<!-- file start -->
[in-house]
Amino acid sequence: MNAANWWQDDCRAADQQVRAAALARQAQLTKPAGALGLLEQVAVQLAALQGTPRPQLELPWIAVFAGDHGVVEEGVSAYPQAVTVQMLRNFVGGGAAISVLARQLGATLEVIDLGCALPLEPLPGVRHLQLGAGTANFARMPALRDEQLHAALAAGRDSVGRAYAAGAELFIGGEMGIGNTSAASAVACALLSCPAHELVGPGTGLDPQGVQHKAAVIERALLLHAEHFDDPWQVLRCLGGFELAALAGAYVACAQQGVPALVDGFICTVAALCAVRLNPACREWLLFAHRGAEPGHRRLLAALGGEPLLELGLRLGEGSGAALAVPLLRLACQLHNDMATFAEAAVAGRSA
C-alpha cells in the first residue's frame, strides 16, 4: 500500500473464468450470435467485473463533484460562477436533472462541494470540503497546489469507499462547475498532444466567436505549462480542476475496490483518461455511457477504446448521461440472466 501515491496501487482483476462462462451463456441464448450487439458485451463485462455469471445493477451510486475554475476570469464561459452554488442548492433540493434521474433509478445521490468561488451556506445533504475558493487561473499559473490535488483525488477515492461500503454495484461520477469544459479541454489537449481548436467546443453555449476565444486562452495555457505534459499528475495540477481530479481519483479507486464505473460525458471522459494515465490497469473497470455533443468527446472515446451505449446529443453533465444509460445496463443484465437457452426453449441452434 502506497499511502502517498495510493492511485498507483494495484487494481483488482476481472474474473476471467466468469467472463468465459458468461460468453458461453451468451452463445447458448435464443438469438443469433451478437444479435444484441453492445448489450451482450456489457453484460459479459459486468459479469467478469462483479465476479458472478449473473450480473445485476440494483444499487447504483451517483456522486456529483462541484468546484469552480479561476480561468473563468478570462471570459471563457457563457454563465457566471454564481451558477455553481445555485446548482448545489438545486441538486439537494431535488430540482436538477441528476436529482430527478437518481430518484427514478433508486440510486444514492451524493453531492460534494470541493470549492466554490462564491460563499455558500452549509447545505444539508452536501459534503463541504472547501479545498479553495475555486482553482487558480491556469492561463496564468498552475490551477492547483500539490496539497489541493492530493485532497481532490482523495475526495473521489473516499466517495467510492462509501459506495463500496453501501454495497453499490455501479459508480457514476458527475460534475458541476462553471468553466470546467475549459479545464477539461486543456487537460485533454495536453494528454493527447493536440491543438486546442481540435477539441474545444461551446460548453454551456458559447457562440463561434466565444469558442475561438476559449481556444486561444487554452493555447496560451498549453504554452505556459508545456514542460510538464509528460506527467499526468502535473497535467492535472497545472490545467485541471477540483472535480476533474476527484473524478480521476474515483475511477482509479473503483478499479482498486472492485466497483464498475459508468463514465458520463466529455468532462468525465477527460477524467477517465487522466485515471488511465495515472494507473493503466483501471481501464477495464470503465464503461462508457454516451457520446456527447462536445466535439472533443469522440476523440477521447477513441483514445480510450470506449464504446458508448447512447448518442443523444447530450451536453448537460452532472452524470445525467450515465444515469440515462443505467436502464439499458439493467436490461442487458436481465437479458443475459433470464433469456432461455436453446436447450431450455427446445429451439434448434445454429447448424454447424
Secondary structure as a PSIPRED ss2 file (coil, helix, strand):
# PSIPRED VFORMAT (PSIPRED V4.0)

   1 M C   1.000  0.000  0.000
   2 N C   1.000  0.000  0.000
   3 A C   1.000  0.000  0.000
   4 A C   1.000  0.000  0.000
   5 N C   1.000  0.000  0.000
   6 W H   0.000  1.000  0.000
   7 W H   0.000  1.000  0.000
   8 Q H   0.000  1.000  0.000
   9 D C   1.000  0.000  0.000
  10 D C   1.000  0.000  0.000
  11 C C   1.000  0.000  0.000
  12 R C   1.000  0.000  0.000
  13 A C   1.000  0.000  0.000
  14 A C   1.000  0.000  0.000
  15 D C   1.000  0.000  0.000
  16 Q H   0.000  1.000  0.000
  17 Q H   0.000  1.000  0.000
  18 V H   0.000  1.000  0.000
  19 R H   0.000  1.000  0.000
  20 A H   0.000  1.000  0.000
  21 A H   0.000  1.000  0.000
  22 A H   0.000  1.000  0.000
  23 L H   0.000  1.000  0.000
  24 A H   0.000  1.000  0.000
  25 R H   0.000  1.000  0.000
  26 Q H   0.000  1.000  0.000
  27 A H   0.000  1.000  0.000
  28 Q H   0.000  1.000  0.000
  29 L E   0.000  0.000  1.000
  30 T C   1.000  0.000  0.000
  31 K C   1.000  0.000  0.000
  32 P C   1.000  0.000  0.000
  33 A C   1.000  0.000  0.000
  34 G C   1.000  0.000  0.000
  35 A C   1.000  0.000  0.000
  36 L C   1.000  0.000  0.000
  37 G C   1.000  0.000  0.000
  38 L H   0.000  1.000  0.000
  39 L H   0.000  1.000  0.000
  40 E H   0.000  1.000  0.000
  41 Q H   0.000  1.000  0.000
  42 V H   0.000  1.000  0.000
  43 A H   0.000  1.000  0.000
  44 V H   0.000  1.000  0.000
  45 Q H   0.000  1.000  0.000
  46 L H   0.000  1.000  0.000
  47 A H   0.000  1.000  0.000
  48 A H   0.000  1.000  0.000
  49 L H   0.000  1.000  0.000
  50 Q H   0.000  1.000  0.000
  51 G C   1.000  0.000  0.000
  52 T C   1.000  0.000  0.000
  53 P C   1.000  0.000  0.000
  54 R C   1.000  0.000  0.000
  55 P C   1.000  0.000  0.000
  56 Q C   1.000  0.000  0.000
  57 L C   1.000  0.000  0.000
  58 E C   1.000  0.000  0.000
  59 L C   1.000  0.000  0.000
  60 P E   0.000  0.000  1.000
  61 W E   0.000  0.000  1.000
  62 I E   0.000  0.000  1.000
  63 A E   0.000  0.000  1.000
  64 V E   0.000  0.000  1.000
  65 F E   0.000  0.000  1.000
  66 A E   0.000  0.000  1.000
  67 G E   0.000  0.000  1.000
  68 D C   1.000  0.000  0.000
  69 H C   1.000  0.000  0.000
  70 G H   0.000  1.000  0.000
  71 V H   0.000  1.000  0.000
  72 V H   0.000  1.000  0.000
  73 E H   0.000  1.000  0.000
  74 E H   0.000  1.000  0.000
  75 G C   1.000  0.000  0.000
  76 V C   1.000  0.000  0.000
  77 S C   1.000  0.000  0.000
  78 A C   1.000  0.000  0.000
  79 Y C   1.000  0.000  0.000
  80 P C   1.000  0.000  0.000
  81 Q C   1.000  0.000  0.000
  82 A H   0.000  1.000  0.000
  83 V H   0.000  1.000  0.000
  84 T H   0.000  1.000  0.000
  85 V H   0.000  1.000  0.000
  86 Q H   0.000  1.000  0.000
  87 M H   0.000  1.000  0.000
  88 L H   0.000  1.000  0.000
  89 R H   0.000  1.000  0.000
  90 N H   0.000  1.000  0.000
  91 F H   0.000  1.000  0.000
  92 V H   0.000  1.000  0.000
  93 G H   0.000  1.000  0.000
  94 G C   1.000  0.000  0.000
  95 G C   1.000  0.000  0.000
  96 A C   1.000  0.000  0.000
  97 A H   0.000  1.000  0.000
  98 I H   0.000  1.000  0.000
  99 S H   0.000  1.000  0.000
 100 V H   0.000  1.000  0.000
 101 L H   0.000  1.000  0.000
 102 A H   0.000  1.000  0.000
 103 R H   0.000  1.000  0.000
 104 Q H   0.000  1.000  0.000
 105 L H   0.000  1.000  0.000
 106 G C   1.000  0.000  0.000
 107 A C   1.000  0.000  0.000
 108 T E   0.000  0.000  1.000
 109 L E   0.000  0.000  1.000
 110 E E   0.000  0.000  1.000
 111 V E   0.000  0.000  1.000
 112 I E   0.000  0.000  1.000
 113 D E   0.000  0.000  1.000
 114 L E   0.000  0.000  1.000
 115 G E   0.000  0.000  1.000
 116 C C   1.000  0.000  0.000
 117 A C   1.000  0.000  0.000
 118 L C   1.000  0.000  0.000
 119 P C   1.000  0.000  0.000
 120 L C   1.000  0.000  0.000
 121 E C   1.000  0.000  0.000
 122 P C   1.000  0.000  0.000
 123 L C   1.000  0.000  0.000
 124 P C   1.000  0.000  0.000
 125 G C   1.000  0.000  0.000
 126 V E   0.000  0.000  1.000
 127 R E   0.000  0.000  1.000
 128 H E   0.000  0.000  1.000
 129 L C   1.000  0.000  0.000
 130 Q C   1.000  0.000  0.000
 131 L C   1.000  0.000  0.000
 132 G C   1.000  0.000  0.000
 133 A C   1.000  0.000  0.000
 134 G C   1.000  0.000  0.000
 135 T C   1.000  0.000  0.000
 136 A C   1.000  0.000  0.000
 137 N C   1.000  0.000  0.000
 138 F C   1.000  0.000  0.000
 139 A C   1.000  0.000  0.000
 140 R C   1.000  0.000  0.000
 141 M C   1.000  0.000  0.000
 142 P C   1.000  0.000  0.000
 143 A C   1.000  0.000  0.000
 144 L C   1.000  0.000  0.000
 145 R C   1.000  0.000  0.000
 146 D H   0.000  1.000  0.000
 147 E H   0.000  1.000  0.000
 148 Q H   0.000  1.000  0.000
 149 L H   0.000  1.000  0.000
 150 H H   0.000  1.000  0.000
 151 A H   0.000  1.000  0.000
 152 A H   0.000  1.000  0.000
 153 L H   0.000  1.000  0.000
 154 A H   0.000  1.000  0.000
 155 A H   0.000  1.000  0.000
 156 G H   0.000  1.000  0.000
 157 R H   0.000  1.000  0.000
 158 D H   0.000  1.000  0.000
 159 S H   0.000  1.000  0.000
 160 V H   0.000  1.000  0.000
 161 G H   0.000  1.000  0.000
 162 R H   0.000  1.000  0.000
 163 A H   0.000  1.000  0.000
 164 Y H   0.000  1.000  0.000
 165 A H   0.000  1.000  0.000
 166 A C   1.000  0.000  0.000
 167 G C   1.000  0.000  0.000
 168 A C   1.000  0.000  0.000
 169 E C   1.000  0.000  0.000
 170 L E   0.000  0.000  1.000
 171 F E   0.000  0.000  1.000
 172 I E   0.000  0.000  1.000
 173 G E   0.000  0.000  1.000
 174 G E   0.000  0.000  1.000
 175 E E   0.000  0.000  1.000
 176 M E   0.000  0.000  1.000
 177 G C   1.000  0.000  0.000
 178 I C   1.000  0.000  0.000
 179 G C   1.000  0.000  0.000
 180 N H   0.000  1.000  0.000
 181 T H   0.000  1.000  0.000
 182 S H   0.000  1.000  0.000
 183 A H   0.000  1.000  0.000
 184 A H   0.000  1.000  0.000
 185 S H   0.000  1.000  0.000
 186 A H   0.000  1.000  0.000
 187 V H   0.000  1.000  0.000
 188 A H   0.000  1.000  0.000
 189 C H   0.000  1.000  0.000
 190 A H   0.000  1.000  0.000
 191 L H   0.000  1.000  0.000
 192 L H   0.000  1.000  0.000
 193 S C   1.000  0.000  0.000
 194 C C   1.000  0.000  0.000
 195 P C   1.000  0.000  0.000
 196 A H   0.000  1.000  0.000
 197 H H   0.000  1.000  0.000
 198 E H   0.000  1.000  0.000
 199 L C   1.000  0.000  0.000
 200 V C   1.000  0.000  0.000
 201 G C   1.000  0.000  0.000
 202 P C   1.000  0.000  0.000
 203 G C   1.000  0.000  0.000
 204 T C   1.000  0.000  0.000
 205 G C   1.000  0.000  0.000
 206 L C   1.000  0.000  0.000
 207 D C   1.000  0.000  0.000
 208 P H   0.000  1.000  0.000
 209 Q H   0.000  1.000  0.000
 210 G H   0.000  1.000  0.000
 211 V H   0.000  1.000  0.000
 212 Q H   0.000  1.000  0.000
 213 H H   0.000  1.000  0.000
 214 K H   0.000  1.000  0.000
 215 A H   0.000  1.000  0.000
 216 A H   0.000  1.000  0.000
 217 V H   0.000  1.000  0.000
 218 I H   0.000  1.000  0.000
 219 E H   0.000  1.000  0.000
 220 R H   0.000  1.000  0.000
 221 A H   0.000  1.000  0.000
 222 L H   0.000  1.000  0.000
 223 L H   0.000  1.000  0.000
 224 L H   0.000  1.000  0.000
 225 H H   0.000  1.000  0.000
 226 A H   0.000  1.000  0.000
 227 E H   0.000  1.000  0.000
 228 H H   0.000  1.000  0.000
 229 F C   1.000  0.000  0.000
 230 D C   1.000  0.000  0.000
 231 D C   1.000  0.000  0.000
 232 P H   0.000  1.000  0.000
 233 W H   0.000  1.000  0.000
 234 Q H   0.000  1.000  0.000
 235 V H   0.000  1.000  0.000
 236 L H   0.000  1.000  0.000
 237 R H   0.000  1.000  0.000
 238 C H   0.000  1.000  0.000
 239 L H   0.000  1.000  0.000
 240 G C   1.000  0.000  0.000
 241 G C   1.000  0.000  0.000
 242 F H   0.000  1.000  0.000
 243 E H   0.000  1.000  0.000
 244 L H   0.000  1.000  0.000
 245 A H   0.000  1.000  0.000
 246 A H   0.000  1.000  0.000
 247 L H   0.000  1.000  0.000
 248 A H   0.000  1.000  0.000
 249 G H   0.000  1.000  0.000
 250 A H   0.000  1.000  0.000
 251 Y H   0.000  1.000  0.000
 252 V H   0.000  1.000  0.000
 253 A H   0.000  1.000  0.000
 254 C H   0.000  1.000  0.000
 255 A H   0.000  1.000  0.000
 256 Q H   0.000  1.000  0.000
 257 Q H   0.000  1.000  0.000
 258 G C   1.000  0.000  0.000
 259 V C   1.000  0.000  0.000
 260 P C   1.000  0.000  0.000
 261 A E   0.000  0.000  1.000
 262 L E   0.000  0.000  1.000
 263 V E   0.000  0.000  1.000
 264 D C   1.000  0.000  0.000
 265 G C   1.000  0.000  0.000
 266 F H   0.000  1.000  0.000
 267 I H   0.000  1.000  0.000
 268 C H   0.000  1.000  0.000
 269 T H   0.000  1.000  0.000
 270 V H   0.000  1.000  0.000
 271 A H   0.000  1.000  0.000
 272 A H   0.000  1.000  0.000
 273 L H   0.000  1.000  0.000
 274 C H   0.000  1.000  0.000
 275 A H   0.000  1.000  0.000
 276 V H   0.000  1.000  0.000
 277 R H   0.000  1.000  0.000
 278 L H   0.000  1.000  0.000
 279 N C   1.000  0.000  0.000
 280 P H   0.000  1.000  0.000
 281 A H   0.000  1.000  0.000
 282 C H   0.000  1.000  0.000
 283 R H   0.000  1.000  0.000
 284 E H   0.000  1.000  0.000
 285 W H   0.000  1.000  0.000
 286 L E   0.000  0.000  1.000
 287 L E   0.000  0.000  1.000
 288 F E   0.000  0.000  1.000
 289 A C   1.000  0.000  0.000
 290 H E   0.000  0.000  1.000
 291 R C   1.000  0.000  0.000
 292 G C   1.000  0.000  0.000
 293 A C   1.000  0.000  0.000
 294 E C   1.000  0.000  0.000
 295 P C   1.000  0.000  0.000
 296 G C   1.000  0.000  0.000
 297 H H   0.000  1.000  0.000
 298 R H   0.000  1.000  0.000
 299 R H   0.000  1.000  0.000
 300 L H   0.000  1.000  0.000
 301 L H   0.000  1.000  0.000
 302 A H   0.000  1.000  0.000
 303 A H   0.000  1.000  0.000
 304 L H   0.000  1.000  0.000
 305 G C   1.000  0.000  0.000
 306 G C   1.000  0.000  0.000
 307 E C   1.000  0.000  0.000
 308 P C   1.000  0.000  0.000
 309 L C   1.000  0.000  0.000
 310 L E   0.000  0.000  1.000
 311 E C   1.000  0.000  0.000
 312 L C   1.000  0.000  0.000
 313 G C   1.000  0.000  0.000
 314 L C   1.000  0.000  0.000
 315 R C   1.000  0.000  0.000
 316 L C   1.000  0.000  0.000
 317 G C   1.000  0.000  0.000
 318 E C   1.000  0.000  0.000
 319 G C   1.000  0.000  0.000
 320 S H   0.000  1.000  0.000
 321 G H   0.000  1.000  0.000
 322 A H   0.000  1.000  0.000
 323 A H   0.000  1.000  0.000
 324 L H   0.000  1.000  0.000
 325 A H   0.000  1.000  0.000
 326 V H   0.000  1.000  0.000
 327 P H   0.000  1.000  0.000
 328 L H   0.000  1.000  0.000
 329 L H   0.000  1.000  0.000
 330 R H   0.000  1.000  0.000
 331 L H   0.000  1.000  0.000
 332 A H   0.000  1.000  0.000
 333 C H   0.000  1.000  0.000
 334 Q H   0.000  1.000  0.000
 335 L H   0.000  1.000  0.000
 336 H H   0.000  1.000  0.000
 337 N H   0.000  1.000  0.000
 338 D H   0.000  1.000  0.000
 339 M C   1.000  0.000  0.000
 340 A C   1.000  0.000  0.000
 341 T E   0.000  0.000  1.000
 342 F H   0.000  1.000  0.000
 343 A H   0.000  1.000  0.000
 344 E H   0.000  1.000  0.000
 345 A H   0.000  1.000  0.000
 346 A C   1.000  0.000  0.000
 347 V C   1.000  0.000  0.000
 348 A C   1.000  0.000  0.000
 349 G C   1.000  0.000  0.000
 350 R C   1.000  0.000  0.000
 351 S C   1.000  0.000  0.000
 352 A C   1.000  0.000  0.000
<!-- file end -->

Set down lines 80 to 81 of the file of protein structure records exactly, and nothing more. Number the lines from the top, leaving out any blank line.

  75 G C   1.000  0.000  0.000
  76 V C   1.000  0.000  0.000